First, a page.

“I really have no idea what we’re gonna do if we don’t find a place in time.”
Kathryn Newland is desperate to move from Tūrangi to Rotorua for work and family but says her two dogs and cat put landlords off.
“My fur babies are the problem… I am on my own and my dogs are my security. I will not give them up for a house.”
The 53-year-old said rental prices were “ridiculous” but she was willing to pay up to $500 a week for a one or two-bedroom home.
‘Pushed out on to the streets’
Nick Gentle from iFindProperty said higher immigration puts “upward pressure on rents and the timing for this is bad for tenants”.
“The construction market for new builds is down in a big way so unless some houses in Airbnb or social housing return to the rental pool, I think it will be tight for the next three to four years.
“I believe a huge amount of rentals have moved to either social housing or Airbnb or have been sold, so supply has tightened dramatically.”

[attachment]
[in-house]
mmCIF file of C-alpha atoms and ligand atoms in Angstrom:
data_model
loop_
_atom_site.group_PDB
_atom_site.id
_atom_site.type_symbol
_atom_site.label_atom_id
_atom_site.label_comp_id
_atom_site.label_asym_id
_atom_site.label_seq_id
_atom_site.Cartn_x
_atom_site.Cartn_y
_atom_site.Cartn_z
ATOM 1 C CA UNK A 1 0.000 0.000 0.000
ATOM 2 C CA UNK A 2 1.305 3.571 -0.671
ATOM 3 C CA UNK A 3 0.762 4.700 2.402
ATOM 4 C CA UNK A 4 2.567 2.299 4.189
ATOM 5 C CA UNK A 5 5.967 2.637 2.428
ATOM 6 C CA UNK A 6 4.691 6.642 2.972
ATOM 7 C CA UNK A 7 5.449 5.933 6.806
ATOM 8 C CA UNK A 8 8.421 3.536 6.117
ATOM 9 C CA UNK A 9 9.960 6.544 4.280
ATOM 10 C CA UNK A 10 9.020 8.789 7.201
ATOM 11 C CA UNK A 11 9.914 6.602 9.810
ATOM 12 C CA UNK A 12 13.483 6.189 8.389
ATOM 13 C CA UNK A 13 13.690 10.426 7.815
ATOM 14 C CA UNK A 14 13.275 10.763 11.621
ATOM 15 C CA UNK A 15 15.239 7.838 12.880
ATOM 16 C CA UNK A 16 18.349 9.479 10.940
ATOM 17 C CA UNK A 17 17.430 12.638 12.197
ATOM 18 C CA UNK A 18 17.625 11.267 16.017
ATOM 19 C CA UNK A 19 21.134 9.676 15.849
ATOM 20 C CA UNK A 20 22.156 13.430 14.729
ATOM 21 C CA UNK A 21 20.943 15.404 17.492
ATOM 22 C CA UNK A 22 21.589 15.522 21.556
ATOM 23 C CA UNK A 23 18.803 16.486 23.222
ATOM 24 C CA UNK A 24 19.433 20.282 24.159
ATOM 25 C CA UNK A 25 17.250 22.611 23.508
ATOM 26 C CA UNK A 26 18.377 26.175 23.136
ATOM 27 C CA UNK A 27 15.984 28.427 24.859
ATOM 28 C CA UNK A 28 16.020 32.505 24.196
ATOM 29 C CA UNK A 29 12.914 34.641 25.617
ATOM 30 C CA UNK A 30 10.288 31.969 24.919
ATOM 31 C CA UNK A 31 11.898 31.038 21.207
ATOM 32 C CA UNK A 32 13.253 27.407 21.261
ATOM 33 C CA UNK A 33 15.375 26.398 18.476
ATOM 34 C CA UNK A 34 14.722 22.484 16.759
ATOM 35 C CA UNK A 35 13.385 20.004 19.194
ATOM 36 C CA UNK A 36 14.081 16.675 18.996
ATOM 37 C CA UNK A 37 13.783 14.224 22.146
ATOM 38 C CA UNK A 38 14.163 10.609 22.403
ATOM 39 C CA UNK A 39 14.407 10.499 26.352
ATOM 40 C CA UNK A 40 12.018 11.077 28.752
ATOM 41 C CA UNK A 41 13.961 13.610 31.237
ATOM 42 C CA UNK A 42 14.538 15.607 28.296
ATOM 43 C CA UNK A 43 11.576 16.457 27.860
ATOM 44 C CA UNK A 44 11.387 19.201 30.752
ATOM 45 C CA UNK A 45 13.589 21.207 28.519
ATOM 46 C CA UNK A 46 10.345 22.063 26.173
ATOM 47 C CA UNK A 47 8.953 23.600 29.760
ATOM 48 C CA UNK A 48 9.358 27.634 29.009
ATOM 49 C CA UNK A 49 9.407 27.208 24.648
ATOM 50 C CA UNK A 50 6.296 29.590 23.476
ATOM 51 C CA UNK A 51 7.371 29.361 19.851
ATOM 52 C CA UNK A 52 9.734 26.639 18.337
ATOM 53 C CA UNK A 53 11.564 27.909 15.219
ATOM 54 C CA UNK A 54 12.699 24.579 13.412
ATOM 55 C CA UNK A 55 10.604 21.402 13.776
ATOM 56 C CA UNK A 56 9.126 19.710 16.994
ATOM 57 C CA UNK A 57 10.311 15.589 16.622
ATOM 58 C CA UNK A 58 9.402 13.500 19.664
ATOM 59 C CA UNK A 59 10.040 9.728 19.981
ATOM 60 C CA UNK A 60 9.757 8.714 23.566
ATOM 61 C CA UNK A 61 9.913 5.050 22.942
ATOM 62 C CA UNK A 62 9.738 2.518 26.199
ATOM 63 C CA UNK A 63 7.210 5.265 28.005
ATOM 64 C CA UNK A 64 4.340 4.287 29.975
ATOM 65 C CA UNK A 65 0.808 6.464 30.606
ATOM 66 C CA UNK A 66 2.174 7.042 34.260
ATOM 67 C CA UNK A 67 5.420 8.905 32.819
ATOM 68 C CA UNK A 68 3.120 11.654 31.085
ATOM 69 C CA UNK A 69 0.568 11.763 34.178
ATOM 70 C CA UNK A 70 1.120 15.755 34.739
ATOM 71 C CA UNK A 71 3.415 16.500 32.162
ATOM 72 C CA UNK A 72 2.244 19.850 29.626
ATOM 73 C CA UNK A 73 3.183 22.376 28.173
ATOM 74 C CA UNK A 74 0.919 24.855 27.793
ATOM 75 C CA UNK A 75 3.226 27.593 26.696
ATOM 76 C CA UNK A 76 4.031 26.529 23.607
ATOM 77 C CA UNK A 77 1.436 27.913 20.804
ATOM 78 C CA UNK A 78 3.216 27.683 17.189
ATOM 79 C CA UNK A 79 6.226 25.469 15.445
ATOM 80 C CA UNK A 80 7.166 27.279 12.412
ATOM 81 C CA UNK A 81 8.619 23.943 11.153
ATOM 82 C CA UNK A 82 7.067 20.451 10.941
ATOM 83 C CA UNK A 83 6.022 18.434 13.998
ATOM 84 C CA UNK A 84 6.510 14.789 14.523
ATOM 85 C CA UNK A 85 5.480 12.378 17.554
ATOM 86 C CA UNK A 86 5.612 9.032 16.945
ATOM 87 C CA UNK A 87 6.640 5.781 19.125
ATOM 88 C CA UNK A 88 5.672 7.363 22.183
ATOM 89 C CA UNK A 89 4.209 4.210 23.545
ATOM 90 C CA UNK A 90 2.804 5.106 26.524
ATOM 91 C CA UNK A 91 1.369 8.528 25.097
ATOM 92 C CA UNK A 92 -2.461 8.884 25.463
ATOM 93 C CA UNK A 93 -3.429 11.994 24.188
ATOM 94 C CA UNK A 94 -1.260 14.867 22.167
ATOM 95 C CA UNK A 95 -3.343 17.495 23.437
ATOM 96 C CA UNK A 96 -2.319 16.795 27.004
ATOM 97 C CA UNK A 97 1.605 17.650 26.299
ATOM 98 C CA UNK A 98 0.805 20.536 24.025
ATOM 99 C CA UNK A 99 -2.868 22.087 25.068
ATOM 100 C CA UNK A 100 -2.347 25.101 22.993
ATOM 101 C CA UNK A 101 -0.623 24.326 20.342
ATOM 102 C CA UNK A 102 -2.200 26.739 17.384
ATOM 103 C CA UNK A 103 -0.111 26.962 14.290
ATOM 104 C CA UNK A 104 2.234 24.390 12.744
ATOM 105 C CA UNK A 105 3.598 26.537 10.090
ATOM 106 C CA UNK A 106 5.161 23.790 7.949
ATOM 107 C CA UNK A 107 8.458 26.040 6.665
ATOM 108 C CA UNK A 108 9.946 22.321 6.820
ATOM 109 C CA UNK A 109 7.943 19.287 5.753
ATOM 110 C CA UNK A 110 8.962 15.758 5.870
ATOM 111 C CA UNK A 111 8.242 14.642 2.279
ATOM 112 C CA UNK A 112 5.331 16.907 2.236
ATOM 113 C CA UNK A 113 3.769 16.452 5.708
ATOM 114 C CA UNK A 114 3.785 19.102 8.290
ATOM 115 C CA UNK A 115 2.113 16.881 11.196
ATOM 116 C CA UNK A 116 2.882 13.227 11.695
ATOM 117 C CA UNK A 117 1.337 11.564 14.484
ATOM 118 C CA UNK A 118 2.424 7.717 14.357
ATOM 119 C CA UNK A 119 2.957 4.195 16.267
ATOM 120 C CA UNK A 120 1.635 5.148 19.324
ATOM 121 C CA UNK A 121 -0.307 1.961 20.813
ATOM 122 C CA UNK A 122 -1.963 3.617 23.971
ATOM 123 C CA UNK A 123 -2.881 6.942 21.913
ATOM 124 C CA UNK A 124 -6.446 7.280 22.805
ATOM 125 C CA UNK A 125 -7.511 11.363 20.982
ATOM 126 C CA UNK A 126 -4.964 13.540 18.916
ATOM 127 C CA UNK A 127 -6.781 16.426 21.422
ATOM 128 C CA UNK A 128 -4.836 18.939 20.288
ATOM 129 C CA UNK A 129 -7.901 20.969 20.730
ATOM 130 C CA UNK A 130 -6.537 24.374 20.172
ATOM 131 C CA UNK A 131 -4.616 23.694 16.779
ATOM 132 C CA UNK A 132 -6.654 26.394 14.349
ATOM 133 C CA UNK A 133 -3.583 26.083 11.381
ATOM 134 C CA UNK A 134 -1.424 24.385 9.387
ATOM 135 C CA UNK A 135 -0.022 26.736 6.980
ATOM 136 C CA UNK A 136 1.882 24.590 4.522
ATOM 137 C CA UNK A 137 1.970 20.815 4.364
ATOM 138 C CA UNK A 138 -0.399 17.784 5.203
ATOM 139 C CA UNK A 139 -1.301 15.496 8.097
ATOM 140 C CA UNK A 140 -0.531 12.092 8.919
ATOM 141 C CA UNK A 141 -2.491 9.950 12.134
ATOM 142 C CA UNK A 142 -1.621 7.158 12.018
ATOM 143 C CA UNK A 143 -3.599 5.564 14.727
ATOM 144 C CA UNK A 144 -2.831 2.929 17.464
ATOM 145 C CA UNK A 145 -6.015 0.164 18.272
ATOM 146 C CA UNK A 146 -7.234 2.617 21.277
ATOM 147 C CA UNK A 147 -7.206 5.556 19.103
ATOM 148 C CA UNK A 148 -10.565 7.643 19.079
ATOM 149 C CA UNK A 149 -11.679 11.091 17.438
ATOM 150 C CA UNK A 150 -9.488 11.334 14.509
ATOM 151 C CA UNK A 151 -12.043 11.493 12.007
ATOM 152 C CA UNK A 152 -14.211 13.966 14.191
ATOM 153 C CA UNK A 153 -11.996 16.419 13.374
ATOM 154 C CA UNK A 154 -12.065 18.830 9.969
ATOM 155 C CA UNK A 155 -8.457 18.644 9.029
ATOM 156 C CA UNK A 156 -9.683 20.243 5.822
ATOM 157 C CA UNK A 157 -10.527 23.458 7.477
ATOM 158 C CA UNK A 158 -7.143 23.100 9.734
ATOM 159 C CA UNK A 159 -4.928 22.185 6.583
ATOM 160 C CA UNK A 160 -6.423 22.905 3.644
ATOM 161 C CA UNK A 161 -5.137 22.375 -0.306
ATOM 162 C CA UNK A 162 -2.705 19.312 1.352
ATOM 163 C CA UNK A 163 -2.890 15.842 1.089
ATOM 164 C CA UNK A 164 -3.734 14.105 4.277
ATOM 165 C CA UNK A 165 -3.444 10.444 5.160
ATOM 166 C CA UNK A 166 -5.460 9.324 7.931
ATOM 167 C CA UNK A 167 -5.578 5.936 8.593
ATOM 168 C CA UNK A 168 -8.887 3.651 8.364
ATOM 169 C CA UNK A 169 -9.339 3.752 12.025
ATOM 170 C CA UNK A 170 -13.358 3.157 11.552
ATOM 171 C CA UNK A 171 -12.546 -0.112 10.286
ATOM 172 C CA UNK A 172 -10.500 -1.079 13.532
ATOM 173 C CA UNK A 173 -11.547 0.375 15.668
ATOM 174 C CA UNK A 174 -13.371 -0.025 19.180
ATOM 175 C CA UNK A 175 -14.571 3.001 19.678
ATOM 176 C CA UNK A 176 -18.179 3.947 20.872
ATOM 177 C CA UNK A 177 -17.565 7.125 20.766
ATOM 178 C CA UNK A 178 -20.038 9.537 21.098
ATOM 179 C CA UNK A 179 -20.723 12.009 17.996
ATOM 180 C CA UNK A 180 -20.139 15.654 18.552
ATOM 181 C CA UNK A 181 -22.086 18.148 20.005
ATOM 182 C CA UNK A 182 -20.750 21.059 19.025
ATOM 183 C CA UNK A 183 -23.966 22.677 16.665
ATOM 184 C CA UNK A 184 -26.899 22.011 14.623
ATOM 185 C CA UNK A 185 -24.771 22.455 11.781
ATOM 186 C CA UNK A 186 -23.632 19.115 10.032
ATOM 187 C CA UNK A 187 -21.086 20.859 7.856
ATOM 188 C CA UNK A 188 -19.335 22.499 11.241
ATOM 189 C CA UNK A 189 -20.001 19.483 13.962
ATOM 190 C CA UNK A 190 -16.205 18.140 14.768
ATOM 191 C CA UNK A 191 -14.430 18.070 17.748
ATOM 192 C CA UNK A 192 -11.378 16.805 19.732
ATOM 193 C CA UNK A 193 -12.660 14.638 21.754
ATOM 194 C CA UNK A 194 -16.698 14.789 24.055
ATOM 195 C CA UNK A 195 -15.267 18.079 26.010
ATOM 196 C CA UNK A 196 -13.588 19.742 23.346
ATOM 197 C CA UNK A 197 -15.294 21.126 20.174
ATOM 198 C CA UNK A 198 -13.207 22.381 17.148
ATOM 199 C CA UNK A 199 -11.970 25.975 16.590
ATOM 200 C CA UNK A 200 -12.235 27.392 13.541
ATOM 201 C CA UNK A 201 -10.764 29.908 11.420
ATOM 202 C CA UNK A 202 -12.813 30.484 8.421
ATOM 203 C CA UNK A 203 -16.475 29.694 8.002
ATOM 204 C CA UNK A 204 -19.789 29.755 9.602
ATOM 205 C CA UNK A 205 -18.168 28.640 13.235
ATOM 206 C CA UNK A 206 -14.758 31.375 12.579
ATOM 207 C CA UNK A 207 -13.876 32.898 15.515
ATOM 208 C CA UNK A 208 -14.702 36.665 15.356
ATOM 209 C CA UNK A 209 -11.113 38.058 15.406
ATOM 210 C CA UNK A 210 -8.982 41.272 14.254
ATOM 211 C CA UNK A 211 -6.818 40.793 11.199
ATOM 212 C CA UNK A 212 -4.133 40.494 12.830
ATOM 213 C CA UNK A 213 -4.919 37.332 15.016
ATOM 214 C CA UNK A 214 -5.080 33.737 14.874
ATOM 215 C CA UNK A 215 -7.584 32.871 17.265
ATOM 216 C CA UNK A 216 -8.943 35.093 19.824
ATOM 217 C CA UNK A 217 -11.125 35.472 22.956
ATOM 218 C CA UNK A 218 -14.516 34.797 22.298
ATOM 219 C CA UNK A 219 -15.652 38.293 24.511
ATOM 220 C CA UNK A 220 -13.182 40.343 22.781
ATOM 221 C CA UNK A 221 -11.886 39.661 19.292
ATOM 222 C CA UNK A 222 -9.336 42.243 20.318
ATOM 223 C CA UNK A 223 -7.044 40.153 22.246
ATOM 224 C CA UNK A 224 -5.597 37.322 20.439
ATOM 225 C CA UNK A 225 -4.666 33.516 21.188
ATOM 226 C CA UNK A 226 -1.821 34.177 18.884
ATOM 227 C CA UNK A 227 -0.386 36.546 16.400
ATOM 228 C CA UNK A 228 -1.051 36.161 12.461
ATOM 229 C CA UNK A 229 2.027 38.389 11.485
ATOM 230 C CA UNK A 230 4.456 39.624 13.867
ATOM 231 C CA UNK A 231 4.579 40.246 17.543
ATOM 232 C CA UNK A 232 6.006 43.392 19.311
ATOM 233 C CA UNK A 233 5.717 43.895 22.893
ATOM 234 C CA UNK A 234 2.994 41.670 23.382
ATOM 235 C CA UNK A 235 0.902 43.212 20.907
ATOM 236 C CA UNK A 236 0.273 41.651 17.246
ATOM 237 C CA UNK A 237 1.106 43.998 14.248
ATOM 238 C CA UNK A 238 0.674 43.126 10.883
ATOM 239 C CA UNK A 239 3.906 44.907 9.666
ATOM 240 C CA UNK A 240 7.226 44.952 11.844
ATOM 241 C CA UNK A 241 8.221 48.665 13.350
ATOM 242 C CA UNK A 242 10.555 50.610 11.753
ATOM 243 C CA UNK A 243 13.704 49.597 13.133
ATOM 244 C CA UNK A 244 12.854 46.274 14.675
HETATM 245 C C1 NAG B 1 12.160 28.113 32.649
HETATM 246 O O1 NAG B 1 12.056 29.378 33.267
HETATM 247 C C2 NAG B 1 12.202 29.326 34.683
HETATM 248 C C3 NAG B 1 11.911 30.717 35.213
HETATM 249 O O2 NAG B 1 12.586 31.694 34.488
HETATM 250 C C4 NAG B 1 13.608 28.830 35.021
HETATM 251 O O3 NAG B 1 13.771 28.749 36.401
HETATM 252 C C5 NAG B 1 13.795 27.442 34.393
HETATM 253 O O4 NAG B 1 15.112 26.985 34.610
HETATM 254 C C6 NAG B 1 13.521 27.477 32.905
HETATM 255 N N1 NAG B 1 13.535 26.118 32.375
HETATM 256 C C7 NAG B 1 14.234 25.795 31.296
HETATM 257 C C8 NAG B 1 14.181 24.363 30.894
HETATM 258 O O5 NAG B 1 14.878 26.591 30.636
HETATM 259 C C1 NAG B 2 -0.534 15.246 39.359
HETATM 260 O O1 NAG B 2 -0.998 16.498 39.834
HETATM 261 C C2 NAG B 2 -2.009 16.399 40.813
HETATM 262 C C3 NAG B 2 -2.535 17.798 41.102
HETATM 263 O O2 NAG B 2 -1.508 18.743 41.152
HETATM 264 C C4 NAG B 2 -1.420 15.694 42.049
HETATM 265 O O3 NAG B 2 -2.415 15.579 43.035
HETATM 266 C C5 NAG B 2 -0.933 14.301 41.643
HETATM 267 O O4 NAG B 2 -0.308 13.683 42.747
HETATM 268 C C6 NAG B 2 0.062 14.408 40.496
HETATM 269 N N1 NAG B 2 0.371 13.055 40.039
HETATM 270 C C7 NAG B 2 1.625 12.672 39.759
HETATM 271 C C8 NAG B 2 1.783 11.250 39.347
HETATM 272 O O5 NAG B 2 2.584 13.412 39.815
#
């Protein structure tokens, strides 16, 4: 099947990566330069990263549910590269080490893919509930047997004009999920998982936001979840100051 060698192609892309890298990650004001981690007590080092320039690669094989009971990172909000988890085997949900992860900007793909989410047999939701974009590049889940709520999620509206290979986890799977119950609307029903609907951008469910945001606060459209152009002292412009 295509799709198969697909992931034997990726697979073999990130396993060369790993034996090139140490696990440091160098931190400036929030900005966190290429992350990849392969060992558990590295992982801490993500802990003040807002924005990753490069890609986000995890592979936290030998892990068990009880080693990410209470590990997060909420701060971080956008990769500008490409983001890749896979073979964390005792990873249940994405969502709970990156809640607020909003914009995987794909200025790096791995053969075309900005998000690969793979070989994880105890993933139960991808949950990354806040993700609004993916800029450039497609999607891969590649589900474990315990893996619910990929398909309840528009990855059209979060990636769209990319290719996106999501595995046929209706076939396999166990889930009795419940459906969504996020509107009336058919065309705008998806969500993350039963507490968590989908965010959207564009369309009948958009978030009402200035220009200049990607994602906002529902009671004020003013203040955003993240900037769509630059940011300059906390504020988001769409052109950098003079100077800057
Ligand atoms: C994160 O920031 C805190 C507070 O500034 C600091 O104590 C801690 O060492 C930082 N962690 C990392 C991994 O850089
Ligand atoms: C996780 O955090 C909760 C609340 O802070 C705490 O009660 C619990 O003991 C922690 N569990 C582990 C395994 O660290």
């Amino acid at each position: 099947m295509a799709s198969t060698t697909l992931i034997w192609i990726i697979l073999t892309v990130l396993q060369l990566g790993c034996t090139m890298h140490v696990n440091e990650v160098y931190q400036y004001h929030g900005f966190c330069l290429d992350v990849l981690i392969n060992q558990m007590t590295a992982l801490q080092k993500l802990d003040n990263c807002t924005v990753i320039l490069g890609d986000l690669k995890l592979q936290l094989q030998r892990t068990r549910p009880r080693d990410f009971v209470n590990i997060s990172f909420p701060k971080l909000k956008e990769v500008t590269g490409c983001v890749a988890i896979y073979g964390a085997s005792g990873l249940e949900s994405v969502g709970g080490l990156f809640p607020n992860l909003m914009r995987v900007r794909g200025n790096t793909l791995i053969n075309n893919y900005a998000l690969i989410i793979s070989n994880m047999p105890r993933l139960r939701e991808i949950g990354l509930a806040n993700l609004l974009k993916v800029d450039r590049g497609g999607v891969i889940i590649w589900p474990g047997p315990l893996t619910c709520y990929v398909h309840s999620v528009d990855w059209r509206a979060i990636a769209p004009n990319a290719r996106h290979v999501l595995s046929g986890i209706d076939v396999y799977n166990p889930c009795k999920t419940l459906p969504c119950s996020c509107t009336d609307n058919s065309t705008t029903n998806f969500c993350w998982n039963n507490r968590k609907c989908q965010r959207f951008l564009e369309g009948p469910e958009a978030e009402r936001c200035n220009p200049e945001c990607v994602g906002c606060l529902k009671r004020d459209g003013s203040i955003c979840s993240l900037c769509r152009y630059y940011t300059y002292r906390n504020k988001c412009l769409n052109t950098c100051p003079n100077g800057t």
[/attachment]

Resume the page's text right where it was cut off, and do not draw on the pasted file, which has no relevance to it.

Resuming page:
Tauranga Rentals director Dan Lusby said some tenants “had been pushed out on to the streets” and the agency lost six rental properties in a month as landlords opted to sell.
While it had managed to get new rentals, the demand was “huge”.
The business had let three houses to migrants in a week.
“They come in with their immigration papers and visas and they have got good records. The rental market is not getting any better it’s getting harder and it’s a tight squeeze.”
At Home Property Management mobile rental property manager Hamilton and Tauranga Gregory Young said everyone was feeling the pinch.
“Most landlords are single rental property owners just trying to create a better retirement situation for themselves. We have not experienced too many sales, however, a few have decided to bail out.
“The reasons have been because of rising costs making property less of a profitable investment and legislation changes that have made it more challenging for landlords to get rid of undesirable tenants.
“We have seen many would-be rentals moving to the likes of Airbnb.”
‘Financially difficult to hold on to rental properties’